The machine than makes the sides for most guitars is a cool laser system that makes 4 pieces at a time. The "Authentic" line of instruments are still cut by hand.

The sides are formed on large machines using steam and hot rollers. They're then cooled in frames like these.

After the sides are glued craftsmen (and women) apply a gluing strip, holding it in places with advanced hi-tech clamps.

Top and back are pressed onto the guitar body with a little heat to cure the glue quickly and evenly.

Neck Fitting
One of the most highly skilled jobs in the factory is neck fitting. Although at this point the neck is not glued in, the neck and body will stay together for the rest of the assembly process.

Binding cutters

Binding (and the rosette) are applied by hand and taped in place.

Sanding Booth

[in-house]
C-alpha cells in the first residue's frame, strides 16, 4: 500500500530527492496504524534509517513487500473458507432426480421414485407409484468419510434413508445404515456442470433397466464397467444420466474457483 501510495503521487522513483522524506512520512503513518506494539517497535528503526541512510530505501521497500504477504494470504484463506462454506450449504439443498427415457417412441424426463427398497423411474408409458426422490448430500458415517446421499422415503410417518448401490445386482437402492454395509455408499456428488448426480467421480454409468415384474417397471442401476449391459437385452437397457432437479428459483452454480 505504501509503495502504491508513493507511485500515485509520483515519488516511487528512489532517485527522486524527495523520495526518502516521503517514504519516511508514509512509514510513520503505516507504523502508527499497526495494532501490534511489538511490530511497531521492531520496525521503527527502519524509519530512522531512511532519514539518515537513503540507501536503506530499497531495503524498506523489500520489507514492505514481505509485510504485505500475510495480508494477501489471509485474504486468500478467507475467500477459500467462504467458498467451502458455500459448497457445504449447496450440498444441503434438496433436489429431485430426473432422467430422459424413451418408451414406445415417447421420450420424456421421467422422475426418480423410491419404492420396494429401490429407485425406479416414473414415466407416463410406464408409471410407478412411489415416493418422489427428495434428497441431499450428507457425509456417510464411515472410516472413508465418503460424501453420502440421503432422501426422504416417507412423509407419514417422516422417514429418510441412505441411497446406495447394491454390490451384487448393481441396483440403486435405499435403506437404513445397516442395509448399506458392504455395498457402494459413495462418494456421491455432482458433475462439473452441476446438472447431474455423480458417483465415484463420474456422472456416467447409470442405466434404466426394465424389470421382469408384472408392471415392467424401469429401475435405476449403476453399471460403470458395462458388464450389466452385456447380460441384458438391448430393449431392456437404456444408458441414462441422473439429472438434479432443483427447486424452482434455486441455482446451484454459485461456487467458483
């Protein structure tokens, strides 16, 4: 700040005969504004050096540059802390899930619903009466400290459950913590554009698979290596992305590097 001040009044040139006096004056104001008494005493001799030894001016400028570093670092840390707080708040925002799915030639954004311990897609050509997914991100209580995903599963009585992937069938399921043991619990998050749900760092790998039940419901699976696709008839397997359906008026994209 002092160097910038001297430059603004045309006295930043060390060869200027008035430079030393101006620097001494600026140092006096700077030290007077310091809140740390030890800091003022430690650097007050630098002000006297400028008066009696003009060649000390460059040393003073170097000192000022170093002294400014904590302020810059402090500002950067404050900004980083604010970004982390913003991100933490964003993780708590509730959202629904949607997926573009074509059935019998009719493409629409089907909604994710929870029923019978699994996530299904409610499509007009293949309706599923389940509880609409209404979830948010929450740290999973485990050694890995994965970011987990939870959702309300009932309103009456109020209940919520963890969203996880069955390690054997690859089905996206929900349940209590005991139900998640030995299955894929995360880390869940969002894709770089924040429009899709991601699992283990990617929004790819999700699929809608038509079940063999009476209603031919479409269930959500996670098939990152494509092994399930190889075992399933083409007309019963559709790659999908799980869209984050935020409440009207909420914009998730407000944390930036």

The first stage of finishing is done by hand. Each body is mounted on a special jig and and a worker lightly sands it. There are several stages of sanding before the instrument makes it to the spray booth and curing room.

Well, the factory was interesting, but the real fun begins in The Pickin' Parlor at the back of the 1833 shop. It's a smallish room with a bunch of higher end instruments almost none of which I can even imagine being able to buy.

The universal standard by which all "dreadnaught" style guitars are judged. Bright, articulate, loud. I was using an Adamas graphite pick which probably accentuated the highs a bit.

D-28 Authentic. 1931
"Warmer" tone than the D-18 but still plenty bright. I thought it was more responsive when playing finger style than the D-18. If I could only have one guitar this would be it. Played with the Adamas pick it was stunning, even with my lousy technique.

Even warmer than the D-28 Authentic. I seemed to have to dig in a little more when playing finger style but with the Adamas pick it was wonderful. I still admire the decorative aspect of the higher numbered Martins but that D-28 Authentic has converted me.

If you're ever withing 200 miles of Nazareth, PA you owe it to yourself and your descendants to come here and see where the best guitars on the planet are made.